Bombarded by news of tragedies on a daily basis, most of us tune out. But for Rebecca Fischer, 33, the images from the 2012 Sandy Hook Elementary School shooting could not be forgotten.
“My colleague at the time had a son in the school, and our office administrator sent word out about what had happened even before it hit the news,” remembers Fischer, who was working as a lawyer in Manhattan
Thankfully her colleague’s son was unharmed, but Fischer, a mother herself, was shaken by how close it had hit home, as well as by the fact that she had grown up in a small town like Sandy Hook in Western Massachusetts. “I always had an aversion to guns but I finally felt compelled to do something about it.
In response to a discussion about gun violence prevention at Congregation Beth Elohim, her synagogue in Park Slope, Fischer helped create the Gun Violence Prevention Working Group. The group, which she chairs, has hosted speakers, organized text study on the issue, and conducted phone drives to reach other synagogues. Members regularly lobby legislators to enact and demand enforcement of what they view as sensible gun violence prevention laws, and Fischer has also organized Sukkot block parties in front of Starbucks to encourage the company to change its policy around “open carry” weapons.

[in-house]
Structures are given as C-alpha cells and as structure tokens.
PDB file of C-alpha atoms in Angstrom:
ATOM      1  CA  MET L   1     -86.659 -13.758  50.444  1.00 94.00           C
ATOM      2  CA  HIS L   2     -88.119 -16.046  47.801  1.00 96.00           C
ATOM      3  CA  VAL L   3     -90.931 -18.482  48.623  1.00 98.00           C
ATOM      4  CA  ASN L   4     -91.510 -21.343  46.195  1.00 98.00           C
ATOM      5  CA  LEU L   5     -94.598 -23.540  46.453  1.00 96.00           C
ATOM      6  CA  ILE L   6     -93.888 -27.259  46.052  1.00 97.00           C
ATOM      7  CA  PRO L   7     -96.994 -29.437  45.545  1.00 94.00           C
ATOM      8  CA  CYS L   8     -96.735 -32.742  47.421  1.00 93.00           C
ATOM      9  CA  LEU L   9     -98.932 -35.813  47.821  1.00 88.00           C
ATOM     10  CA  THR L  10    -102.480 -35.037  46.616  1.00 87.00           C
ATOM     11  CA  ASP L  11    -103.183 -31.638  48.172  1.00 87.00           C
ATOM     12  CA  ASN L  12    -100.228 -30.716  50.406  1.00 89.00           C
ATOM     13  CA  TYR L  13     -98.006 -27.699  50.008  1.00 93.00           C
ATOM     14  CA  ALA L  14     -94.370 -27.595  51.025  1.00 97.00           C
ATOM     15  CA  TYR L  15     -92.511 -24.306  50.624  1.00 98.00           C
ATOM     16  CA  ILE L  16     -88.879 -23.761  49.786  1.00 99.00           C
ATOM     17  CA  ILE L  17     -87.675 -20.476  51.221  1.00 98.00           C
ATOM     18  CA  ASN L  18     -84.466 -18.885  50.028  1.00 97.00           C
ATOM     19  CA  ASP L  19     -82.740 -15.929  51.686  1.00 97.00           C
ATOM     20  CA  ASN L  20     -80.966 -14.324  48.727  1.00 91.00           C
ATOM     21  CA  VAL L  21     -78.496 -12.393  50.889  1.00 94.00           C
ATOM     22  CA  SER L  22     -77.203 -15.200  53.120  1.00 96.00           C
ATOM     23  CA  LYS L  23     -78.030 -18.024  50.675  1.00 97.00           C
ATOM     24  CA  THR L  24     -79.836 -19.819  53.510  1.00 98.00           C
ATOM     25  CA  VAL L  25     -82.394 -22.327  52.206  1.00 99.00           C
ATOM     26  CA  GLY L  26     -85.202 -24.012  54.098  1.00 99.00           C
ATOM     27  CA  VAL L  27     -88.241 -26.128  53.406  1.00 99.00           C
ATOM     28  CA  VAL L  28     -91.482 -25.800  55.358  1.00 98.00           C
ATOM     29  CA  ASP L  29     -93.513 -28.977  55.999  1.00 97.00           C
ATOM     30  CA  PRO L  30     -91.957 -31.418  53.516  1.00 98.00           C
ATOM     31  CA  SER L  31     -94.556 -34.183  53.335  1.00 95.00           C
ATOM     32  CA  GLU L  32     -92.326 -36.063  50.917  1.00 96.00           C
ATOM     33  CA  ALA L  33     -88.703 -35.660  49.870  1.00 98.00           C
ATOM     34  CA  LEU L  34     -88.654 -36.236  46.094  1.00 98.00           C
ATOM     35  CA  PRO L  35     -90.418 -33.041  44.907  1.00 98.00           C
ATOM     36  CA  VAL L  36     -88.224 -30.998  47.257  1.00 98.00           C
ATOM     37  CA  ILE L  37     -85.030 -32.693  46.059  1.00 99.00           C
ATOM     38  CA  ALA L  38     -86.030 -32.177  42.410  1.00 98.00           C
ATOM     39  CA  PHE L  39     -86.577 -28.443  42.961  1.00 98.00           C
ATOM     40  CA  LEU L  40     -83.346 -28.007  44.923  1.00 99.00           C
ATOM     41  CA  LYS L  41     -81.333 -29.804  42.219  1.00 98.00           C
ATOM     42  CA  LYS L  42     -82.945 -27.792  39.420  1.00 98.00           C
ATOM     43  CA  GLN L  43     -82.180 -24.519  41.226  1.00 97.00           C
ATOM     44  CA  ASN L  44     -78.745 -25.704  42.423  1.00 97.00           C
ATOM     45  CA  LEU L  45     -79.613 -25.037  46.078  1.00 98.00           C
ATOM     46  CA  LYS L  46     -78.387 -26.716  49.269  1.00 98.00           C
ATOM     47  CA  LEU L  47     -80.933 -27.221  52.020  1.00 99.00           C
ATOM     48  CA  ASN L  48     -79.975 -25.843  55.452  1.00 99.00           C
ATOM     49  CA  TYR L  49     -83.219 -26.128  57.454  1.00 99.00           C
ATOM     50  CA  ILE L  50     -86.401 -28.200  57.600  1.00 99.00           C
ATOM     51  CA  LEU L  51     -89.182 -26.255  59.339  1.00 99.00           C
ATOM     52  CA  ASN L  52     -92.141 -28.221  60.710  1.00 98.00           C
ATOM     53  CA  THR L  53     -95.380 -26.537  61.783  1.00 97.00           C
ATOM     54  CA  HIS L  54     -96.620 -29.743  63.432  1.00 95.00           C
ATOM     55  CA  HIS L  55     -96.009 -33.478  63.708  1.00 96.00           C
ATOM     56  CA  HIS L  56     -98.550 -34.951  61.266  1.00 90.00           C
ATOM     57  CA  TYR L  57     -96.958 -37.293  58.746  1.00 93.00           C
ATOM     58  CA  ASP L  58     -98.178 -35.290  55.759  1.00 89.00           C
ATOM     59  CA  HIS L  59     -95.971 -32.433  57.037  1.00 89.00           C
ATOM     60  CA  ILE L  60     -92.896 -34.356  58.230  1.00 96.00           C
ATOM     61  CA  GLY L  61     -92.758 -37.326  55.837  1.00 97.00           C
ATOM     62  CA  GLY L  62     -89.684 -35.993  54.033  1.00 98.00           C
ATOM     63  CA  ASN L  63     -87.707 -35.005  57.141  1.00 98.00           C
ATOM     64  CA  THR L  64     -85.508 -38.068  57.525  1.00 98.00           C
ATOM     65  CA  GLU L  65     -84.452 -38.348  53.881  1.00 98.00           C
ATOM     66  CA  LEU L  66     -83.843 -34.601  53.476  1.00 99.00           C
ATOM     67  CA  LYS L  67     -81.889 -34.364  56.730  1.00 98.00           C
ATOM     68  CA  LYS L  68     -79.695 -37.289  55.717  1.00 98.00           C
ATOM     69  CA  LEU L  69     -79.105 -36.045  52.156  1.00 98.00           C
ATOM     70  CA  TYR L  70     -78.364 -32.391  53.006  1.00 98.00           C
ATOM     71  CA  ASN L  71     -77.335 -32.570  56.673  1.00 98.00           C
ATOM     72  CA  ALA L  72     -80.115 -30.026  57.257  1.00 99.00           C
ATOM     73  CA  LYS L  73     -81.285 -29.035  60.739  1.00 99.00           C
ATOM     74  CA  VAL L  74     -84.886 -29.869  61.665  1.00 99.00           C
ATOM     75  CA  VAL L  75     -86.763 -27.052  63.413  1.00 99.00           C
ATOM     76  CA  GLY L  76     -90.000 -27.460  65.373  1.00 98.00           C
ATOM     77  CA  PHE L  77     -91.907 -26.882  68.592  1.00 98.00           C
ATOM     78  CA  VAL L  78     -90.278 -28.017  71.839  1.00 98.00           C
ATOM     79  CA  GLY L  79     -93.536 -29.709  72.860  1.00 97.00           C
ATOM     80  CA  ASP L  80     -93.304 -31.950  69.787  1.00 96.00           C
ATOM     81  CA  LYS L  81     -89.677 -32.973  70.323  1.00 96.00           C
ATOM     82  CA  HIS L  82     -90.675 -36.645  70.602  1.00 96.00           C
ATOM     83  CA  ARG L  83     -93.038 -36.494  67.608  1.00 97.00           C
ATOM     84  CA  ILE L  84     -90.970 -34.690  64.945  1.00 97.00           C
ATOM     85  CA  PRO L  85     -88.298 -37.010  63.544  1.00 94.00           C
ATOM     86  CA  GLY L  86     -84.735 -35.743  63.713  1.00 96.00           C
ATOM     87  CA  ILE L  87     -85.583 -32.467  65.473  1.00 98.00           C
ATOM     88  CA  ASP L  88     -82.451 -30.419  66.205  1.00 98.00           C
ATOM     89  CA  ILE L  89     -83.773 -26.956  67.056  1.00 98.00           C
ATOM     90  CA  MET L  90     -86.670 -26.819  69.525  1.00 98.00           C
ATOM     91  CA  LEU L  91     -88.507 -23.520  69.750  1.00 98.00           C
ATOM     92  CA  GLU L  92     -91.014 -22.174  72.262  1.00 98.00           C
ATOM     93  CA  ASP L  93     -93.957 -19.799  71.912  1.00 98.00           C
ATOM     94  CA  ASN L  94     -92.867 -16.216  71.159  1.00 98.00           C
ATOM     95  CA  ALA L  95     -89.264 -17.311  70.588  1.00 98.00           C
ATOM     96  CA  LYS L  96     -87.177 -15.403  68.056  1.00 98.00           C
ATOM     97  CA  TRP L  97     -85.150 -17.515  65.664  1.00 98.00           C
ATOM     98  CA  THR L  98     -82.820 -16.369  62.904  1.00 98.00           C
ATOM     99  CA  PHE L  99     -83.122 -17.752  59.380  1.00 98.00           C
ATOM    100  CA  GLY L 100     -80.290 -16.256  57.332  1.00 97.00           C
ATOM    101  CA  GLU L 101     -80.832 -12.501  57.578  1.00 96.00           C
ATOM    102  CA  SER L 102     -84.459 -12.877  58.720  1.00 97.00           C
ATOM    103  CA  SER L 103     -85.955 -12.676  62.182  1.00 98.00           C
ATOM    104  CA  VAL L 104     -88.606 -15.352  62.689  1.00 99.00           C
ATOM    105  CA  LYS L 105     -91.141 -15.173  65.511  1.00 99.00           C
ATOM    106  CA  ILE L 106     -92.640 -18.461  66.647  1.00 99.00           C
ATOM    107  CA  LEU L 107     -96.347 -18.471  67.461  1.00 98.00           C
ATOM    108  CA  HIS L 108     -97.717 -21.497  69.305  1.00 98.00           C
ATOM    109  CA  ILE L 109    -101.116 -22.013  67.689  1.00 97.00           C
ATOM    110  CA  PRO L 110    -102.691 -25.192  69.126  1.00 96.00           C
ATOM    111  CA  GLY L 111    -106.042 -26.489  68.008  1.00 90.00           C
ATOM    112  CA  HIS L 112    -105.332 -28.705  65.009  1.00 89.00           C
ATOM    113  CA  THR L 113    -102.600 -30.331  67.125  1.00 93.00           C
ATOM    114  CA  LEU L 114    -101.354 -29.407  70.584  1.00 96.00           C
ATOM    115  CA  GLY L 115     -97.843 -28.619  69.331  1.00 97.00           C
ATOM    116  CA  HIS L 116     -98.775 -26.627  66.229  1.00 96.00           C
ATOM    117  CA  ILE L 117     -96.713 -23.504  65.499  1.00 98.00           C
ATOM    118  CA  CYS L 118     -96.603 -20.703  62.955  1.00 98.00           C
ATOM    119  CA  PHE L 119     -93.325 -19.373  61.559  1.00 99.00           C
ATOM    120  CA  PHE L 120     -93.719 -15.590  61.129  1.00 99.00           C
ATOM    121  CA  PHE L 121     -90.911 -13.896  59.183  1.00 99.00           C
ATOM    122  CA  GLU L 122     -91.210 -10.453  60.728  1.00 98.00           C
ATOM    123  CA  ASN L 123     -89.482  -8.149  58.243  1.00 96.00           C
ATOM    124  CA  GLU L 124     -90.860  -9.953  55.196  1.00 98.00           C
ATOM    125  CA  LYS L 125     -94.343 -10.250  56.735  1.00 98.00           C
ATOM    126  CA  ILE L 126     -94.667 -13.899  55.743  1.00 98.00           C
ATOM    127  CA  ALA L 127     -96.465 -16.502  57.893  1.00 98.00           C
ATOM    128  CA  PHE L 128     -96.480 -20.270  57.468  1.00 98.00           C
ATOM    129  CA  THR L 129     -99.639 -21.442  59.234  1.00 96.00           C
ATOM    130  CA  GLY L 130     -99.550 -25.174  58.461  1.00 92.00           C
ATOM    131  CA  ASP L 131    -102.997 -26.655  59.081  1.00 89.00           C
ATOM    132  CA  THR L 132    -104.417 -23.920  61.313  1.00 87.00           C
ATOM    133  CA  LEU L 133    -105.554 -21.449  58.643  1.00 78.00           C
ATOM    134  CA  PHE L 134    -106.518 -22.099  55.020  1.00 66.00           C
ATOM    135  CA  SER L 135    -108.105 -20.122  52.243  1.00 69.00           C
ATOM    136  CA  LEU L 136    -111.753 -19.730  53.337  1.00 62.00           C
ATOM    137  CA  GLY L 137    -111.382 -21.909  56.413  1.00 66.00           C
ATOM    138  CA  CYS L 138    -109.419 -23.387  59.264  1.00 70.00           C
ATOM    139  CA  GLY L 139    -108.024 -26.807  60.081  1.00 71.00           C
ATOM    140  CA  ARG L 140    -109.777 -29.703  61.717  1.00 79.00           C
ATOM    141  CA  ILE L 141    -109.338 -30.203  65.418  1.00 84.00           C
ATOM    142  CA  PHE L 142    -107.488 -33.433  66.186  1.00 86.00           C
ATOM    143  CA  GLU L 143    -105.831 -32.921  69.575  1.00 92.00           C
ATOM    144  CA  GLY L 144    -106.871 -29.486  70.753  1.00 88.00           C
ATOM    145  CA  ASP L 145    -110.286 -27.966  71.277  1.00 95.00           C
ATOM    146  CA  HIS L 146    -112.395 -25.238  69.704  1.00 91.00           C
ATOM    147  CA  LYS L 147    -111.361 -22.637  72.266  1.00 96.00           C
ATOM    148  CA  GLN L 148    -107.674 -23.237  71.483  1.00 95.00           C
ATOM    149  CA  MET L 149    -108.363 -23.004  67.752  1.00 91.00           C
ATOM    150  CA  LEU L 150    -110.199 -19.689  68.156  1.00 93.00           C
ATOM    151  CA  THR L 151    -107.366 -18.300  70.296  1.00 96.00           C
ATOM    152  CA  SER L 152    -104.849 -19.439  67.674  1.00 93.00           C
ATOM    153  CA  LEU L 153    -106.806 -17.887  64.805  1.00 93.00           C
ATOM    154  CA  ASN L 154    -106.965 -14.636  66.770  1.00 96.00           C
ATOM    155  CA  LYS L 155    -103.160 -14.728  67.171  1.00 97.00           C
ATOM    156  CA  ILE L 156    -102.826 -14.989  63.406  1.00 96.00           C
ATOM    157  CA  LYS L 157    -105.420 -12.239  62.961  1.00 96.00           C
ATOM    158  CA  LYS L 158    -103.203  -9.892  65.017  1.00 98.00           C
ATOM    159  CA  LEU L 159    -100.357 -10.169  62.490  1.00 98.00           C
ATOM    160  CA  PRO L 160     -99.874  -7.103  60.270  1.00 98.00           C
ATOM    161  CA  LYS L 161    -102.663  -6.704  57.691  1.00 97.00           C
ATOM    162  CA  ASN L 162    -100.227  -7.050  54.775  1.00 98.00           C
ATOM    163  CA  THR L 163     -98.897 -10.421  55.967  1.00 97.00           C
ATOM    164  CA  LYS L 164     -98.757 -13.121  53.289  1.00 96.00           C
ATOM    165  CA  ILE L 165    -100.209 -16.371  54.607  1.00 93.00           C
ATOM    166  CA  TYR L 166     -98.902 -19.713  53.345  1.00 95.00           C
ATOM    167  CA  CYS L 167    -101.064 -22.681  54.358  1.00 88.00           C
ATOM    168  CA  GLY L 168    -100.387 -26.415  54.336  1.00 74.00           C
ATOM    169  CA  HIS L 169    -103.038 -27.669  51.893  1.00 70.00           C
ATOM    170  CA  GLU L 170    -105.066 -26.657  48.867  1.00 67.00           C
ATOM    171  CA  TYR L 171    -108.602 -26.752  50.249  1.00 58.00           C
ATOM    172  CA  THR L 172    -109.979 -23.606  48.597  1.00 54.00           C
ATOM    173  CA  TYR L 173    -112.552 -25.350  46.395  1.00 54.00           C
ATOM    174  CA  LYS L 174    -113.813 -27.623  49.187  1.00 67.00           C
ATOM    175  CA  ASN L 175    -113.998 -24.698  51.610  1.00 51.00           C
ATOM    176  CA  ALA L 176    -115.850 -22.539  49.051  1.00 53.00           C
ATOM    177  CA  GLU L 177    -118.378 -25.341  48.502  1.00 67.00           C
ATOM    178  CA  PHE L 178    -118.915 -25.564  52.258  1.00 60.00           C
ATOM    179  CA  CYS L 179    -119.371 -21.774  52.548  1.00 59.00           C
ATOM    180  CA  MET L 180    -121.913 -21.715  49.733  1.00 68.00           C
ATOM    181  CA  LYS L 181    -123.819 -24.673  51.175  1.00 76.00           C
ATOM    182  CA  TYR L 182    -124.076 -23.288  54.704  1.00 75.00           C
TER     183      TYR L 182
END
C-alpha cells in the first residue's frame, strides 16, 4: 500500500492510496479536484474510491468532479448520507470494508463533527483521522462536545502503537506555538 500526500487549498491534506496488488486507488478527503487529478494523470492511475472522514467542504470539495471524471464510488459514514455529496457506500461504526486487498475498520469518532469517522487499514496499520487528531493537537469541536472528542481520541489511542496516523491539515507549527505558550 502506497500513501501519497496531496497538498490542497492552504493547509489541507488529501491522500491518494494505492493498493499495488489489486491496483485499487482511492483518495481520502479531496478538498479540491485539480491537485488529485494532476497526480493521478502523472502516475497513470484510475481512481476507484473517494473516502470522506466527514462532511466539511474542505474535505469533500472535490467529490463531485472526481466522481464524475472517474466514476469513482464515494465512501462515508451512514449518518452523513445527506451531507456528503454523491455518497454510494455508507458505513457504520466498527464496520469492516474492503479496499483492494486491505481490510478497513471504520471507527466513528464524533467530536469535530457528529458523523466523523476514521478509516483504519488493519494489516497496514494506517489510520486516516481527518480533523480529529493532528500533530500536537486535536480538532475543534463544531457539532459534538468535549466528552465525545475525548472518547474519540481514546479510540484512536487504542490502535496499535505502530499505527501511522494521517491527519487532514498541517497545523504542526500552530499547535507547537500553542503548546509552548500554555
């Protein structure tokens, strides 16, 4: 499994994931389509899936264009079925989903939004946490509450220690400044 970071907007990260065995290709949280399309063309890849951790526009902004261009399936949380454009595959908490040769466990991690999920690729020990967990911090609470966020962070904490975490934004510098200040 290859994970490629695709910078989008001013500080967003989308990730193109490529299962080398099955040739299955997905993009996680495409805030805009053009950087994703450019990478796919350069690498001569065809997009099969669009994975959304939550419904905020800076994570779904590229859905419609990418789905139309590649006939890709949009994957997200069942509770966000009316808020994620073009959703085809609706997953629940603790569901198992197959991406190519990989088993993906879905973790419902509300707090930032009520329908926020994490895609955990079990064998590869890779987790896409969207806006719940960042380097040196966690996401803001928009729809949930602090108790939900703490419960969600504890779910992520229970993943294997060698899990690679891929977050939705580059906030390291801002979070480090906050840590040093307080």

In April 2013, Fischer joined the Jewish Council for Public Affairs’ Gun Violence Prevention Steering Committee to help implement a national Jewish campaign for the passage of comprehensive federal gun violence legislation. Since January, she’s been a board member of New Yorkers Against Gun Violence, where she chairs the Child Access Prevention (CAP) Working Group and is working to pass a CAP bill, which will impose penalties on any gun owner in New York State who does not keep his weapon safe from the reach of children.
“I’ve heard tragic stories from parents from all different communities who have lost their children to accidental gun violence in other parents’ homes, or from gun violence on the street because of gang warfare,” said Fischer, who is expecting her second child. “It was Sandy Hook that bought me to this movement, but it’s not the only thing that keeps me here.”
The voice: Though her 4-year-old son criticizes her singing, Fischer starred in several college musicals.